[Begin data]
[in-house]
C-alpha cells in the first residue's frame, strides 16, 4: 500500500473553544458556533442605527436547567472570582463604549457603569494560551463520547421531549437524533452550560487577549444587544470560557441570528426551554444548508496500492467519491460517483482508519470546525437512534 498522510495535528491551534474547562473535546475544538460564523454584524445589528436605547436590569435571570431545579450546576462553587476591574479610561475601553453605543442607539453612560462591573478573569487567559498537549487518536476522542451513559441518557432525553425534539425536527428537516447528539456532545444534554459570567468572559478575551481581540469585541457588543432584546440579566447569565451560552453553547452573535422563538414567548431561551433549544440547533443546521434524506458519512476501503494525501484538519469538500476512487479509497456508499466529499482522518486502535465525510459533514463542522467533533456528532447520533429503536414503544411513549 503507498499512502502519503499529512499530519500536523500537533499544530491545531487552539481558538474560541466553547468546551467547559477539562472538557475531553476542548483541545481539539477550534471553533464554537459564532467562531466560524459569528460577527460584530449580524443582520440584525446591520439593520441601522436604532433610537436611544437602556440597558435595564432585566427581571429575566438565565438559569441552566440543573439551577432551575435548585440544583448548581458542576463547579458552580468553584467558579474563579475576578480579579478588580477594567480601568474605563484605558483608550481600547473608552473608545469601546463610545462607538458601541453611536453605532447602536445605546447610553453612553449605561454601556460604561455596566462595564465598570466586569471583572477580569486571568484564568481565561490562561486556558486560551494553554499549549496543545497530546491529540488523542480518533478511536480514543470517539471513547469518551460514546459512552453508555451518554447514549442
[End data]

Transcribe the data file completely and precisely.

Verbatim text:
[in-house]
C-alpha cells in the first residue's frame, strides 16, 4: 500500500473553544458556533442605527436547567472570582463604549457603569494560551463520547421531549437524533452550560487577549444587544470560557441570528426551554444548508496500492467519491460517483482508519470546525437512534 498522510495535528491551534474547562473535546475544538460564523454584524445589528436605547436590569435571570431545579450546576462553587476591574479610561475601553453605543442607539453612560462591573478573569487567559498537549487518536476522542451513559441518557432525553425534539425536527428537516447528539456532545444534554459570567468572559478575551481581540469585541457588543432584546440579566447569565451560552453553547452573535422563538414567548431561551433549544440547533443546521434524506458519512476501503494525501484538519469538500476512487479509497456508499466529499482522518486502535465525510459533514463542522467533533456528532447520533429503536414503544411513549 503507498499512502502519503499529512499530519500536523500537533499544530491545531487552539481558538474560541466553547468546551467547559477539562472538557475531553476542548483541545481539539477550534471553533464554537459564532467562531466560524459569528460577527460584530449580524443582520440584525446591520439593520441601522436604532433610537436611544437602556440597558435595564432585566427581571429575566438565565438559569441552566440543573439551577432551575435548585440544583448548581458542576463547579458552580468553584467558579474563579475576578480579579478588580477594567480601568474605563484605558483608550481600547473608552473608545469601546463610545462607538458601541453611536453605532447602536445605546447610553453612553449605561454601556460604561455596566462595564465598570466586569471583572477580569486571568484564568481565561490562561486556558486560551494553554499549549496543545497530546491529540488523542480518533478511536480514543470517539471513547469518551460514546459512552453508555451518554447514549442